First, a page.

Ethonomics: Human-centered & Biophillic Design
As mentioned in the January article, our partner Teknion released a paper called Ethonomics: Designing for the Principles of the Modern Workplace in 2015. As a leading international designer, manufacturer and marketer of innovative workplace interiors, the company explored how design can impact employee happiness and the question—What does well-being and productivity mean to today’s workforce?
As part of the Ethonomics formula for designing workplace happiness, significant attention is given to the topics of human-centered and biophilic design, the importance of creating rich sensory experiences and connections to the outdoors.
Human-centered design is about digging deeper into your understanding of who you are designing for, designing with a true empathy for the end users to create interiors that reflect social and cultural transformations. According to the Ethonomics paper, “The character of our surroundings provokes a visceral and an emotional response—whether from specific color combinations, the juxtaposition of materials or a mix of textures.” Designing interiors that connect with people more deeply on a sensorial level result in more meaningful and engaging spaces. Creating this more meaningful sensorial experience can be achieved through exploring more material applications. The paper suggests considering:
- Stimulating and creating interest with dualities in textiles and materials
- Bringing nature indoors with materials
- Addressing sustainability and wellness concerns with textiles and materials
- Exploring types of acoustical treatments with textiles
- Creating deeper connections with the use of color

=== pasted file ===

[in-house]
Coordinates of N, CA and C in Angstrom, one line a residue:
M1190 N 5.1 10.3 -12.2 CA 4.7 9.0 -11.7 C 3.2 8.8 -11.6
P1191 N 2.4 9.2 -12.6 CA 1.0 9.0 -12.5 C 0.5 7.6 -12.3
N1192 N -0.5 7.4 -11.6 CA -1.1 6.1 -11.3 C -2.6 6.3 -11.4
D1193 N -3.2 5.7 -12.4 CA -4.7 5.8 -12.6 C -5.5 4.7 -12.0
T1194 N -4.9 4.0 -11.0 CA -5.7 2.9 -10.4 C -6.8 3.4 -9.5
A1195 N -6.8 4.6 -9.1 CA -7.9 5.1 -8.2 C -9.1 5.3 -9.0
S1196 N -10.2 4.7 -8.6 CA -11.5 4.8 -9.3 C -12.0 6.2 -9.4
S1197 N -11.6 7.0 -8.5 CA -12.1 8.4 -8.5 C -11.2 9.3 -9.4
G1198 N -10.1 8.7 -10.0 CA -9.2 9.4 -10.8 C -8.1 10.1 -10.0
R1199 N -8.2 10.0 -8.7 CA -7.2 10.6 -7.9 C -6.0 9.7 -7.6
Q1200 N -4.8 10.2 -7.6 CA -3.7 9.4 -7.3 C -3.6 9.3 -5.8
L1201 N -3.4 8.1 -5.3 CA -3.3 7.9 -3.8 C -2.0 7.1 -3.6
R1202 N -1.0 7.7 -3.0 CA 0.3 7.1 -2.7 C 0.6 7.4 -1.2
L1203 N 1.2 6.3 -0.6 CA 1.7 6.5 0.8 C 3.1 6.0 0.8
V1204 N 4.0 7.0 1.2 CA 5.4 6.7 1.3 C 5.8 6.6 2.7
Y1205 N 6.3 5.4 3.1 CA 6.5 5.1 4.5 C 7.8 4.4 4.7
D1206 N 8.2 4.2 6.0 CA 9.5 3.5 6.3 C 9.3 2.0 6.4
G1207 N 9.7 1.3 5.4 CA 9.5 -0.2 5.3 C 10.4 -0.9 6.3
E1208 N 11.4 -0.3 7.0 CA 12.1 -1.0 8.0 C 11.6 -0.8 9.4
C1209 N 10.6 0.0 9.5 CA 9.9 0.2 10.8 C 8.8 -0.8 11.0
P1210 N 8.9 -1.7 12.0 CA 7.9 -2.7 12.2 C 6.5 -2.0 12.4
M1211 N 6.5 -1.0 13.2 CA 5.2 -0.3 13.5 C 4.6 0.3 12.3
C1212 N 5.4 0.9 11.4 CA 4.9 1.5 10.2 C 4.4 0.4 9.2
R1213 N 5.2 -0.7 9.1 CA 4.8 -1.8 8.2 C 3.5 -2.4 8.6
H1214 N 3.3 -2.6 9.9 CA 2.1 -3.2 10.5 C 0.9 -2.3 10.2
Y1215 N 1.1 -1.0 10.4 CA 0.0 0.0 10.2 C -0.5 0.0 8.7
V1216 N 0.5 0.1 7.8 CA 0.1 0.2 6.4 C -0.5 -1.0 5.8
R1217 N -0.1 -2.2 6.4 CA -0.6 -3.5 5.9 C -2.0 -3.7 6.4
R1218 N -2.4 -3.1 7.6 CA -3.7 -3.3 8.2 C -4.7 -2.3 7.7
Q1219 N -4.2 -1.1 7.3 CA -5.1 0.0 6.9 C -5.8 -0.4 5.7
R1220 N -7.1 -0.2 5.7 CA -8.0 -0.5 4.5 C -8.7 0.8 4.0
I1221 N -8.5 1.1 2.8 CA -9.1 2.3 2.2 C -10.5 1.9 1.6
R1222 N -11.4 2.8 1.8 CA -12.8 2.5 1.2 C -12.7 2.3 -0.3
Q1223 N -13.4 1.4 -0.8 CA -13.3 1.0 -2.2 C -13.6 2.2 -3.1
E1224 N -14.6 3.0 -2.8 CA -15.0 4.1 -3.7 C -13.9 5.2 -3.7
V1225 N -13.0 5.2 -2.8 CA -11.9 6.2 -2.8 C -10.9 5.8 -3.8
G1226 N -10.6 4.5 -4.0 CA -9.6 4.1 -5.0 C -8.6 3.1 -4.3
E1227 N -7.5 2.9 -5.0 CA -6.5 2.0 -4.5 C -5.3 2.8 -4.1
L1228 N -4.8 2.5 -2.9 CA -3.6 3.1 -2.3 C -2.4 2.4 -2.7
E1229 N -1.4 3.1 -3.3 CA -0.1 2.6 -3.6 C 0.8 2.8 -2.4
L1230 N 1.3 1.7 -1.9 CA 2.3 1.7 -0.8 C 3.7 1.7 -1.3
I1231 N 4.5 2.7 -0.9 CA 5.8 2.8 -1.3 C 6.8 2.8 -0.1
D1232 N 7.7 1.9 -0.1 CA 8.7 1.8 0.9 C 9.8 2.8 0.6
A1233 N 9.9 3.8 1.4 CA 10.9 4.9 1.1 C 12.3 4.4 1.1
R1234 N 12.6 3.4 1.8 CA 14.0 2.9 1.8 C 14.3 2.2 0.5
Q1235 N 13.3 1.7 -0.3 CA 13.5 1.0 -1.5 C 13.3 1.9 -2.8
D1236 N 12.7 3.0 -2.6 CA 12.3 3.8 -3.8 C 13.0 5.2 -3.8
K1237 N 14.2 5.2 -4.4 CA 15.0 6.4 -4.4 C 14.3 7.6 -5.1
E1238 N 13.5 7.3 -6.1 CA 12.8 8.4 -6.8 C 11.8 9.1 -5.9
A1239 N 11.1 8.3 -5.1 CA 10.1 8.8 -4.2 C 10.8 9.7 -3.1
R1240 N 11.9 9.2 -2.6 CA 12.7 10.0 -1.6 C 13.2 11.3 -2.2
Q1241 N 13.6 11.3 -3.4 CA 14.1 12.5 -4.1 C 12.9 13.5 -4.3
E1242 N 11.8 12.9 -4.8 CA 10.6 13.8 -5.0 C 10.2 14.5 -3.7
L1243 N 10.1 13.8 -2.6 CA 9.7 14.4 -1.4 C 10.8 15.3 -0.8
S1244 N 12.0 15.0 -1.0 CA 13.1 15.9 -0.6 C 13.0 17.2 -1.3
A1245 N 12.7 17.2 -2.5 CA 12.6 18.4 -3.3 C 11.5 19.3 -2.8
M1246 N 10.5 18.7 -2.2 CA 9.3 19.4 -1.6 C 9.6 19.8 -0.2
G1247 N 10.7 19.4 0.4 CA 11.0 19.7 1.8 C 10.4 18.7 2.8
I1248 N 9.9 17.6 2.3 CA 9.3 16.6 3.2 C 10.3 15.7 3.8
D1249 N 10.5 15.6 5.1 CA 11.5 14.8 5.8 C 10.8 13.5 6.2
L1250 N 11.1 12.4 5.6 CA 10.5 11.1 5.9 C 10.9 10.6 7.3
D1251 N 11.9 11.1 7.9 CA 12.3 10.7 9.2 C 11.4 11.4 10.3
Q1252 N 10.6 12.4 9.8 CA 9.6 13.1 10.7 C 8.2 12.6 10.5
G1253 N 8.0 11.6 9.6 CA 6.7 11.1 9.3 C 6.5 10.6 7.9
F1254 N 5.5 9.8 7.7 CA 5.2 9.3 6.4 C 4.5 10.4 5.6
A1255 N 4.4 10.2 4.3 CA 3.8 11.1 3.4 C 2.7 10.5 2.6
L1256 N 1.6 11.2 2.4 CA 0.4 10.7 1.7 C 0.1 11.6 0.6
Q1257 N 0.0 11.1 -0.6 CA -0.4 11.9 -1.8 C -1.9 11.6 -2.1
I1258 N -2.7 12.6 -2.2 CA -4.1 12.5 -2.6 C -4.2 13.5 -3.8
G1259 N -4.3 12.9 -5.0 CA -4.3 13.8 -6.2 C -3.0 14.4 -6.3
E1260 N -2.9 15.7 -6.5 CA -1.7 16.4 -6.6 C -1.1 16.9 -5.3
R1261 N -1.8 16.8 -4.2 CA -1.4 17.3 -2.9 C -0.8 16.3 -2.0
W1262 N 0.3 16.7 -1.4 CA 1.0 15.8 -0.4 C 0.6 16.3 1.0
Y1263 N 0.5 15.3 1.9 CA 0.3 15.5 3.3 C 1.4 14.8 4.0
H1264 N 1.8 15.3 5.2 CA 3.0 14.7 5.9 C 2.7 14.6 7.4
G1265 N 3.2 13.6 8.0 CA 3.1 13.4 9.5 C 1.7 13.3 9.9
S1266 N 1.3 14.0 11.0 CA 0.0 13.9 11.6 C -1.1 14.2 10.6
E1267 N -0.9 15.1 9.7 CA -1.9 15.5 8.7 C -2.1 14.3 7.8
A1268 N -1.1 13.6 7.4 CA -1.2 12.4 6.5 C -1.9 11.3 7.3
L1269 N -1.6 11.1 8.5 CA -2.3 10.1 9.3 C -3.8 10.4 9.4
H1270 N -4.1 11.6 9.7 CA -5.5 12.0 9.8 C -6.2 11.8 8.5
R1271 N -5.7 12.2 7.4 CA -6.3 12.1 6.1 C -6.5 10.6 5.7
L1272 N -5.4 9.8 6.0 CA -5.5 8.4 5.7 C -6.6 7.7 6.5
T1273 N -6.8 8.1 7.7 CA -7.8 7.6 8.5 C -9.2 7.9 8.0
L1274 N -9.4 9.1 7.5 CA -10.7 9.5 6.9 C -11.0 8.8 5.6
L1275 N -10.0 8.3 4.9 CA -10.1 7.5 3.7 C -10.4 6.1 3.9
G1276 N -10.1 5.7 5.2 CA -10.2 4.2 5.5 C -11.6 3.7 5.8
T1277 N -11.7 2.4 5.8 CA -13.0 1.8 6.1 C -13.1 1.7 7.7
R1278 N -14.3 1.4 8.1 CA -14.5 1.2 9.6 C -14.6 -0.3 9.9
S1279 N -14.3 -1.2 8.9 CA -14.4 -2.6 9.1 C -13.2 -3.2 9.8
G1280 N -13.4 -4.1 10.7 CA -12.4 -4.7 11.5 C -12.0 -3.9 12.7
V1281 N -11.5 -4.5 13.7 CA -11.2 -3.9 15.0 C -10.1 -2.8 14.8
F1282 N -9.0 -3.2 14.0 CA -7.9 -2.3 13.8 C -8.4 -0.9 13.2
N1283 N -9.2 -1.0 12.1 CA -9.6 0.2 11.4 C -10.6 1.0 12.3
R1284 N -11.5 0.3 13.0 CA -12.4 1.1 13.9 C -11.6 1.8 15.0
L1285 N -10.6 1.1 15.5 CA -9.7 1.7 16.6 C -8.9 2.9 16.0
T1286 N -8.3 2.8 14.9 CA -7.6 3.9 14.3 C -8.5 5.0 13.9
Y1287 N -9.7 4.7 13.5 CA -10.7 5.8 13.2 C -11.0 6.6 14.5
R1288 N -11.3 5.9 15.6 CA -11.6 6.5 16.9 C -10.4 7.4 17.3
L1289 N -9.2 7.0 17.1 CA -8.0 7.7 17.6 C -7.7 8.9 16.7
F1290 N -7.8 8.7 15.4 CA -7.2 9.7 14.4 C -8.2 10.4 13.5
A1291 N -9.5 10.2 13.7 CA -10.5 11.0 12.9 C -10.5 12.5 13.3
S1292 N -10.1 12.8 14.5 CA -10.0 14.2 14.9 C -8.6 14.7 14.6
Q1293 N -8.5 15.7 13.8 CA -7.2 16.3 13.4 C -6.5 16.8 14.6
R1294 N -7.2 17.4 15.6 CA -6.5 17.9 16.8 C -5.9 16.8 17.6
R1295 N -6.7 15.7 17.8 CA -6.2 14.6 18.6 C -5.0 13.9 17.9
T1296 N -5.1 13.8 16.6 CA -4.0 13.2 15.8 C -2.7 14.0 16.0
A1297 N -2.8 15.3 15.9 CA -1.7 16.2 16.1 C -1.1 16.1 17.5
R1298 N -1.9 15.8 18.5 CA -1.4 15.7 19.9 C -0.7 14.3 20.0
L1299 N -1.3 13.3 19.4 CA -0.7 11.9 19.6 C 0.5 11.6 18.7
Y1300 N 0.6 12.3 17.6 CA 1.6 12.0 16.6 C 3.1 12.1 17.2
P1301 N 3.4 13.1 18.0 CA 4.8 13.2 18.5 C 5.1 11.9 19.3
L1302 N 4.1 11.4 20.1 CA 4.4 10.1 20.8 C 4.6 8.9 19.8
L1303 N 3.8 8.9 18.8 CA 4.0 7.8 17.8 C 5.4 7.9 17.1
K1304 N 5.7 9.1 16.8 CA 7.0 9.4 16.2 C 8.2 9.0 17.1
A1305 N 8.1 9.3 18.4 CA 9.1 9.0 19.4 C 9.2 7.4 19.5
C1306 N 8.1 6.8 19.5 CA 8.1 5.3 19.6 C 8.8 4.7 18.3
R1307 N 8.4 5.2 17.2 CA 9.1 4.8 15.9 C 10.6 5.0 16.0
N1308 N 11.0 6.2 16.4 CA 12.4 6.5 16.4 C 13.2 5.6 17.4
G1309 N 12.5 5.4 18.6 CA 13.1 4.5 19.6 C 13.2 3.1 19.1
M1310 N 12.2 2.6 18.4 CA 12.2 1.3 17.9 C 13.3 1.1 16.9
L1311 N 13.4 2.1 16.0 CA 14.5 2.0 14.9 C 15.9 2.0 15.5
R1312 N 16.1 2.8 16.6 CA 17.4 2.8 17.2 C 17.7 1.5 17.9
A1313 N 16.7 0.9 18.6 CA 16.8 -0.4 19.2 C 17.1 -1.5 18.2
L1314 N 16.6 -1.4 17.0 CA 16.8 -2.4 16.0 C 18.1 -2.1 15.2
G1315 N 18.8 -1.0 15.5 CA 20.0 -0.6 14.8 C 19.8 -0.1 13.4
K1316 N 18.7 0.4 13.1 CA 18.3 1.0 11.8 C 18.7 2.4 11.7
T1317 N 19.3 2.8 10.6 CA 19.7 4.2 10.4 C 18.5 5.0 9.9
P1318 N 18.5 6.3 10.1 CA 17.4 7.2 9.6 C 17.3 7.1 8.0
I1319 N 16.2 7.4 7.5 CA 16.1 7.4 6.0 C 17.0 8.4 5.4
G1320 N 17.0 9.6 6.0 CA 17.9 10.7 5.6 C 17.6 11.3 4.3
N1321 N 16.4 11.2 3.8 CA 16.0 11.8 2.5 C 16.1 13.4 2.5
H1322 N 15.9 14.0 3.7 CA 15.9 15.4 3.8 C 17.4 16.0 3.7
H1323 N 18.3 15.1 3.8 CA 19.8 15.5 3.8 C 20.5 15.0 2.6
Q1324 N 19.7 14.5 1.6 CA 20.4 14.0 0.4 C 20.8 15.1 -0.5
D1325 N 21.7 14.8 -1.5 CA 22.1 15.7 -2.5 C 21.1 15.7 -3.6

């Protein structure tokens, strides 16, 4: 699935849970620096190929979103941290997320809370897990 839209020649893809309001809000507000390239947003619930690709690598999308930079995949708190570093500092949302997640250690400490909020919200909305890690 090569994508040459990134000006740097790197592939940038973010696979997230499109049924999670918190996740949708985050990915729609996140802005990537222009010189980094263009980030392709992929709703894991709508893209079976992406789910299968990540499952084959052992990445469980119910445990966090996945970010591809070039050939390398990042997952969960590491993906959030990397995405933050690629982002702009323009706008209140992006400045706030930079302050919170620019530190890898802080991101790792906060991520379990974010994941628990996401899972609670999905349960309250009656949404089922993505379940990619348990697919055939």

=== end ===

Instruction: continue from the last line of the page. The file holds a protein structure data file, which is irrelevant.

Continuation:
When it comes to deeper connections and sensorial experiences, human beings crave a relationship with nature. Biophilic design is the practice of building nature into the built environment, bringing the outside in or creating it inside to fulfill our innate need to connect with nature. According to the Ethonomics paper, “As human beings we are highly responsive to multi-sensorial experiences of nature—which are, in fact, profoundly important to human functioning, health and well-being.” It further states, “In order to thrive, people need access to daylight and a pleasant view, while spaces that contain natural elements or provide access to the outdoors can offer cognitive respite, stimulate creativity and improve work performance.”
Creating these deeper connections to nature can impact business in a profound way. Interface, a carpet manufacturer and pioneer in sustainability, helps power Human Spaces – http://www.humanspaces.com – a website that provides a platform to explore and discuss biophilic design.
If you are interested in learning more Ethonomics and integrating human-centered and biophilic design principles into your workspace, contact 877-676-9346 . You can find information referenced in this article by visiting:
In the summer issue, we will discuss the importance of Balance and Choice. Stay tuned!